Exercise is incredibly beneficial for people with all sorts of medical conditions. If you have a chronic condition, you are also very likely to be taking a long-term medication. However, did you know that your medications could interact with how you exercise?

EXERCISING WHILE ON ANTIDEPRESSANTS FOR MOOD DISORDERS

Exercise has been widely touted as an effective, natural antidepressant for the treatment of mood disorders like anxiety and depression. However, many antidepressants are associated with weight gain. If you gain weight or have trouble losing weight when you already exercise, this can be quite troubling. This is especially true if your mental health condition is tied to your body image.

As hard as it may be, try to separate your idea of fitness success from losing weight. Instead, focus on mental wellness. Also, do not neglect other treatment options. Listen to your doctor, eat a healthy diet, and do activities you enjoy. And if your weight still troubles you, talk to your doctor about switching medications.

EXERCISING WITH HIGH CHOLESTEROL WHILE ON STATINS

High cholesterol has no symptoms, and people of all ages can have it. People with high cholesterol should take care to treat this condition as it raises their risk of later heart disease. One treatment is exercise. Another treatment is statin medications.

If you take statins and work out, use caution. Over-exerting yourself can cause exertional rhabdomyolysis. Moreover, people who take statins have a higher chance of experiencing this. It’s a condition when skeletal muscle tissue breaks down, releasing cellular substances into the blood, which can harm your kidneys.

If you take statins for high cholesterol, inform your trainer. Start with a low-intensity workout, and build intensity gradually. Do not exercise in excessively hot or humid climates, and keep yourself hydrated. If you use statins, talk to your doctor first before exercising.

EXERCISING WITH A THYROID DISORDER WHILE ON SYNTHROID®

Symptoms of hypothyroidism include fatigue, so staying fit may be an extra challenge for those with hypothyroidism. A medication like Synthroid® (levothyroxine) may help, but getting your dosage correct is key. Too much levothyroxine can give you symptoms of hyperthyroidism, which include heart palpitations and anxiety — not fun when you’re trying to exercise!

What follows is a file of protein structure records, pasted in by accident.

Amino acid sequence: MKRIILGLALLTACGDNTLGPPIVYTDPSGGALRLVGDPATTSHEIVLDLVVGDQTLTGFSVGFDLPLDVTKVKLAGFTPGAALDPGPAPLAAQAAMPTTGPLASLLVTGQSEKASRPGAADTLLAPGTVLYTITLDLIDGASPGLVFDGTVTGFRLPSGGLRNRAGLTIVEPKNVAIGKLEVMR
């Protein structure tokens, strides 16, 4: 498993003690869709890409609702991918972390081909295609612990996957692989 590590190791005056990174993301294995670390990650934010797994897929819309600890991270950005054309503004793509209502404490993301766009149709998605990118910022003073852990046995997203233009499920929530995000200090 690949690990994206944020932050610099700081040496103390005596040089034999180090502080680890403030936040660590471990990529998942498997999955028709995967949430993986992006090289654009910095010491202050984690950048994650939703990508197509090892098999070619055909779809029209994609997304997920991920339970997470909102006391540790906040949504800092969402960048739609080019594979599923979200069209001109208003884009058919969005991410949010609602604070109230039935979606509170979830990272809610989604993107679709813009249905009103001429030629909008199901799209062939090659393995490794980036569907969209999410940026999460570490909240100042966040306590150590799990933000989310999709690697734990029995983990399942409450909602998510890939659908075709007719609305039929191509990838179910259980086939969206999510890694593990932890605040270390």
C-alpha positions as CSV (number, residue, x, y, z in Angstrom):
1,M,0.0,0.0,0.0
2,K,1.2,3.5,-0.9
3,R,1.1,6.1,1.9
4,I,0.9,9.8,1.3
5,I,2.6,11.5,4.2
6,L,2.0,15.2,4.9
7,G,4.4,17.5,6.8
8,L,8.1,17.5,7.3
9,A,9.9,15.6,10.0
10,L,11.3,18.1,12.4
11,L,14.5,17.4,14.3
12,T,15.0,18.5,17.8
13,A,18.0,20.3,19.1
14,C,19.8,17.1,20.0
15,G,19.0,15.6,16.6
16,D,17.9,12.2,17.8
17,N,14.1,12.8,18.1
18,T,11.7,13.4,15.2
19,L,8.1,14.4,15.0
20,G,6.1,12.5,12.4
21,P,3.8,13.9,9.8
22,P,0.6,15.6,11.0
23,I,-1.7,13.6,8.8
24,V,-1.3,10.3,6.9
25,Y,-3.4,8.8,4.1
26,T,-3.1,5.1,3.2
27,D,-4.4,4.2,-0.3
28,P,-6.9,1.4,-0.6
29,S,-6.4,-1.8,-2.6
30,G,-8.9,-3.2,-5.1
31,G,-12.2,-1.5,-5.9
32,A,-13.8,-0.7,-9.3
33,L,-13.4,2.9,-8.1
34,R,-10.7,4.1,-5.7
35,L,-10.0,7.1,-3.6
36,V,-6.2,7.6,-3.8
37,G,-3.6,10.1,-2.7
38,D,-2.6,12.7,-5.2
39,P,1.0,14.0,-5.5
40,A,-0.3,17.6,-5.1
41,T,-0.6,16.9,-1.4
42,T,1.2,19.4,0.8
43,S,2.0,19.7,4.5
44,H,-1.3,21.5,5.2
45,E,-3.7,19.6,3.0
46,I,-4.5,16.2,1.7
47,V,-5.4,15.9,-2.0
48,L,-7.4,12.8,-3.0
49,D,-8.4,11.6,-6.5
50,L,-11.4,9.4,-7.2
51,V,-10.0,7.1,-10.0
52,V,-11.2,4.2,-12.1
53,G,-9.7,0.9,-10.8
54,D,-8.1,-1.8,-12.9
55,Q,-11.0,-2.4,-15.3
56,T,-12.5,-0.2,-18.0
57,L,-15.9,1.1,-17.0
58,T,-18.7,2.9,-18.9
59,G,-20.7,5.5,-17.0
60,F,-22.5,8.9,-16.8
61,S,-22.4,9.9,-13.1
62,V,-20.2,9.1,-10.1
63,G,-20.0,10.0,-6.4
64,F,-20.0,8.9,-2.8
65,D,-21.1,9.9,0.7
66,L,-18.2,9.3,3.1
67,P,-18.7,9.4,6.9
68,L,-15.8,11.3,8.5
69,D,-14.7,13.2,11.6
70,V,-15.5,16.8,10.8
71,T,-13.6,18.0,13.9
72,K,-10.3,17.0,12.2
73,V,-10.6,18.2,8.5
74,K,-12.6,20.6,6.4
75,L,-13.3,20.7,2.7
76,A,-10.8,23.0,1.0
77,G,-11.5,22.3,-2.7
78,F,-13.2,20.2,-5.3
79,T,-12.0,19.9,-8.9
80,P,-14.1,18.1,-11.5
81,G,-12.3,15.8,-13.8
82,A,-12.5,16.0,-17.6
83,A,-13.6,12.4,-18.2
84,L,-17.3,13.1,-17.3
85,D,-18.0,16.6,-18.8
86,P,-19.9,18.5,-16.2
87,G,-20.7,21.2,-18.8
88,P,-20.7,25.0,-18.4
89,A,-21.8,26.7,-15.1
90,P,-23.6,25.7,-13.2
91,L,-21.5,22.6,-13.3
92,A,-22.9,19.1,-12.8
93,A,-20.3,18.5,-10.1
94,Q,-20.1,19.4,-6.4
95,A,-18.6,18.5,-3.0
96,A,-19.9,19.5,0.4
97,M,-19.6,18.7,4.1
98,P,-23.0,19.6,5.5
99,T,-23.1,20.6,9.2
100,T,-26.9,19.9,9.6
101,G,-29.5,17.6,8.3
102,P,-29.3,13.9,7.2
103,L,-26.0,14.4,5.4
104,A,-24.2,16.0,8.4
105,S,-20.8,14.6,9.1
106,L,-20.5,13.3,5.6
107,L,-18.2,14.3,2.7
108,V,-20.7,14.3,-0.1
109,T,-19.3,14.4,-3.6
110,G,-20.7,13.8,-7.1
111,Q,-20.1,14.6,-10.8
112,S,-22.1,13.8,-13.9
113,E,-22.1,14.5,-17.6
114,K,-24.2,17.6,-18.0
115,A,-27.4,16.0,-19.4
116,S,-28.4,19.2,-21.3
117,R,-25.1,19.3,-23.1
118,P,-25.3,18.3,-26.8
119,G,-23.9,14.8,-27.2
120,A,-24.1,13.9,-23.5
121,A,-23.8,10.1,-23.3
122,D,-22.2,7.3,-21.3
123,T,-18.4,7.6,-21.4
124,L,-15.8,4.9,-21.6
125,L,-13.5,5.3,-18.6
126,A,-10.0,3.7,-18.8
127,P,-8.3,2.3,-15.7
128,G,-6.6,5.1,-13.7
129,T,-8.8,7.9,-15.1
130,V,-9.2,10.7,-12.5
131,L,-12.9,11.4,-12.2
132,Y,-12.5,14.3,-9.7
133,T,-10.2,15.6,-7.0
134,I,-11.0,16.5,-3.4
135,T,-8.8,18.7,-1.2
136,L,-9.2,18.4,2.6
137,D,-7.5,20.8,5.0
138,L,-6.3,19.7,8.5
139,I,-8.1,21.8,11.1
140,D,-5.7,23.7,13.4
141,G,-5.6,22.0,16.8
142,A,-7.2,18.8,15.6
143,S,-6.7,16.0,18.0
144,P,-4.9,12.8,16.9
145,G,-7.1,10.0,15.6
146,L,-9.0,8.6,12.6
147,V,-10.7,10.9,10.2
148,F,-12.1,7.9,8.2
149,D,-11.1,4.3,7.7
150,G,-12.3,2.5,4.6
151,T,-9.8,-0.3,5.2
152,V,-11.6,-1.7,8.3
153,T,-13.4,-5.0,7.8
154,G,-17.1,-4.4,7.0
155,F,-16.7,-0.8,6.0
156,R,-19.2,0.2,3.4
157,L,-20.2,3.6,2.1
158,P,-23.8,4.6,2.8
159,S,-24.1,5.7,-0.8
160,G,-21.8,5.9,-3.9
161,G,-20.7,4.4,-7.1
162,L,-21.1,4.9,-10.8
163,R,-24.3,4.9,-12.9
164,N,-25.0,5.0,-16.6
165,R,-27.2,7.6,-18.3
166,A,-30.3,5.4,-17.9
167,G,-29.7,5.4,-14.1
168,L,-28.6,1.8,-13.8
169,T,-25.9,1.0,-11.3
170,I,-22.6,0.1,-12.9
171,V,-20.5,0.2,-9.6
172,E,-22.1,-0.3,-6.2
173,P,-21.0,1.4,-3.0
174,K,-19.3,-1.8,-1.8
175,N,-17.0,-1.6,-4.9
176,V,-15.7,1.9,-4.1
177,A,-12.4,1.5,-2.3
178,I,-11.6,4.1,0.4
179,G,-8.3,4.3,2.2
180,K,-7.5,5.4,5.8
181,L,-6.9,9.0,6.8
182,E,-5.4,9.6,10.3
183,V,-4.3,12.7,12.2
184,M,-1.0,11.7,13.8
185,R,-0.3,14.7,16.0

If you take Synthroid®, make sure you’re meeting with your doctor regularly and checking your thyroid-stimulating hormone (TSH) levels. Report any ill effects you suspect are related to your thyroid medication.

EXERCISING WITH BETA BLOCKERS AND HEART CONDITIONS

Beta blockers are commonly prescribed to treat hypertension and heart disease. They can decrease heart rate during exercise and lower blood pressure. Therefore, if you are on beta blockers, you may not be able to hit your target heart rate due to this drug.

You should consider alternative methods for measuring your exertion. Subjective exertion measurement scales may be more appropriate. And if you also have diabetes, don’t forget to check your glucose values often.

Continue exercising, as physical activity is good for heart health. However, do talk to your doctor before starting a new exercising regimen.

EXERCISING WITH INHALERS AND ASTHMA

If you have asthma, you may be rightly concerned about your ability to exercise. But with the correct management, you can enjoy the health benefits of exercise just like everyone else. Asthma medications, like a short-acting beta2-agonist inhaler, can help exercise-induced asthma when taken about 15 minutes before working out. However, if you find yourself using medication a lot during exercise, talk to your doctor. You may require further treatment.

STRESSING LESS ABOUT MEDICATION

If you can relate with one of these chronic conditions, you likely take long-term medications, and the bills can quickly add up. Worry less about money and focus on getting fit by buying medication online. International and Canadian pharmacy referral services like Canada Med Pharmacy offer medications like ADVAIR and LIPITOR® (atorvastatin) from licensed pharmacies at reduced prices. This is thanks to different price regulations in other countries.

STRESSING LESS ABOUT EXERCISE

Drug and exercise interactions may seem scary, but don’t let this fear keep you from getting fit. Exercising is one of the best things you can do you for your body, and as long as you go about it smartly, you should be fine.

If you are worried about how exercise will affect your condition, talk to your doctor before starting a new exercise routine. If you have a personal trainer, inform them of your conditions and medications. If you have a gym buddy, inform them as well. If an emergency happens, they can inform medical professionals on your behalf. If you exercise alone, wear a medical bracelet or another form of medical ID. Lastly, try to enjoy the health benefits of exercise. Not only does fitness make you fit, but it also elevates your mood.

Research for this article can be found at: the National Institutes of Health, the National Health Service, the Psychopharmacology Institute, the American Council on Exercise, and MedlinePlus.

Top